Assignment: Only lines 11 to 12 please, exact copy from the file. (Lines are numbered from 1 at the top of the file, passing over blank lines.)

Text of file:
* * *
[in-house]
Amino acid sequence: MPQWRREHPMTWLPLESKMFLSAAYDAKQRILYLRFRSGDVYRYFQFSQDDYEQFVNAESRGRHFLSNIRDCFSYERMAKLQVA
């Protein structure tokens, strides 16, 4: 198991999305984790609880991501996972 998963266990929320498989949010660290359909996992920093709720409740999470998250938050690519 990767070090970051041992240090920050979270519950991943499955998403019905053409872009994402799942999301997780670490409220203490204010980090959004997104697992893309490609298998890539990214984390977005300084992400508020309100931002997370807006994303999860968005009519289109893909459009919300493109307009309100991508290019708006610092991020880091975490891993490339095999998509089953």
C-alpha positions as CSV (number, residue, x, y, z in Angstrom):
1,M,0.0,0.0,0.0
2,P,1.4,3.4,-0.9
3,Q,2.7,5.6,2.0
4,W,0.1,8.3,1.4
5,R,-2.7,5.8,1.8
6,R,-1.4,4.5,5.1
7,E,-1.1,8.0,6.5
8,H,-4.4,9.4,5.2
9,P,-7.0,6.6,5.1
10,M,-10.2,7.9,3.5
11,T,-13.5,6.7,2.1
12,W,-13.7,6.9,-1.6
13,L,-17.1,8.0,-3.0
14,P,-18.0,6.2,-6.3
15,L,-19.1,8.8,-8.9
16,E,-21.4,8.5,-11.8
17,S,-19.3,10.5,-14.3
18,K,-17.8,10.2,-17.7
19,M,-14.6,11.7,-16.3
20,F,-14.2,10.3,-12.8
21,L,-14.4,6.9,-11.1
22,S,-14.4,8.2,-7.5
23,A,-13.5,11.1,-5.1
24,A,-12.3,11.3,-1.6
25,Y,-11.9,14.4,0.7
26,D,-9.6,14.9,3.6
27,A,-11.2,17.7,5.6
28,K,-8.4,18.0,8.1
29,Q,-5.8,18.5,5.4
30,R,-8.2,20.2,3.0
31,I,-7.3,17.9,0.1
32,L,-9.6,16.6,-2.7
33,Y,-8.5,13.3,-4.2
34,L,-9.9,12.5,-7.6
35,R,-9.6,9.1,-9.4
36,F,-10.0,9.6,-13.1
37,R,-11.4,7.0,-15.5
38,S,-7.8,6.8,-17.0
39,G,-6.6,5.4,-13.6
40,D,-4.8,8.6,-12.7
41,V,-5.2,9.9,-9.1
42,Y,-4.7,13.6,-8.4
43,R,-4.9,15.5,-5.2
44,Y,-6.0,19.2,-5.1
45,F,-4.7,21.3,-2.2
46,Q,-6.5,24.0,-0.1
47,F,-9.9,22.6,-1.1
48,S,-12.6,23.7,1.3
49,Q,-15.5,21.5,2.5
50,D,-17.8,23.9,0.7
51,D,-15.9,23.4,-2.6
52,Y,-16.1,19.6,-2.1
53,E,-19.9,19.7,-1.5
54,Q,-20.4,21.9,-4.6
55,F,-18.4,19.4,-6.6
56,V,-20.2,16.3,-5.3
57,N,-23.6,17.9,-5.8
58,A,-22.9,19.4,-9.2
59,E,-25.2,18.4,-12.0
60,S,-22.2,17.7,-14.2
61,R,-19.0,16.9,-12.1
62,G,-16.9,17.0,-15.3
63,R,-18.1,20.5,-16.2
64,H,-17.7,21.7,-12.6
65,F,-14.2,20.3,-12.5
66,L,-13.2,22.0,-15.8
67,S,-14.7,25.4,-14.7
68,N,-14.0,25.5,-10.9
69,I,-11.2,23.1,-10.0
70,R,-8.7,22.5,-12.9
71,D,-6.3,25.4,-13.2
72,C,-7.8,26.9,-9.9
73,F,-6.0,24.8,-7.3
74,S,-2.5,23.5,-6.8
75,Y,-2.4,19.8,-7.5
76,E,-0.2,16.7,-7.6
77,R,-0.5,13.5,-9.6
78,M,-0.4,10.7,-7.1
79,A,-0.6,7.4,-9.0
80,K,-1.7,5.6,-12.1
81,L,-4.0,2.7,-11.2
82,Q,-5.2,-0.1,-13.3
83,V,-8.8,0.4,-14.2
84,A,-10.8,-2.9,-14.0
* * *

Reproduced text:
7,E,-1.1,8.0,6.5
8,H,-4.4,9.4,5.2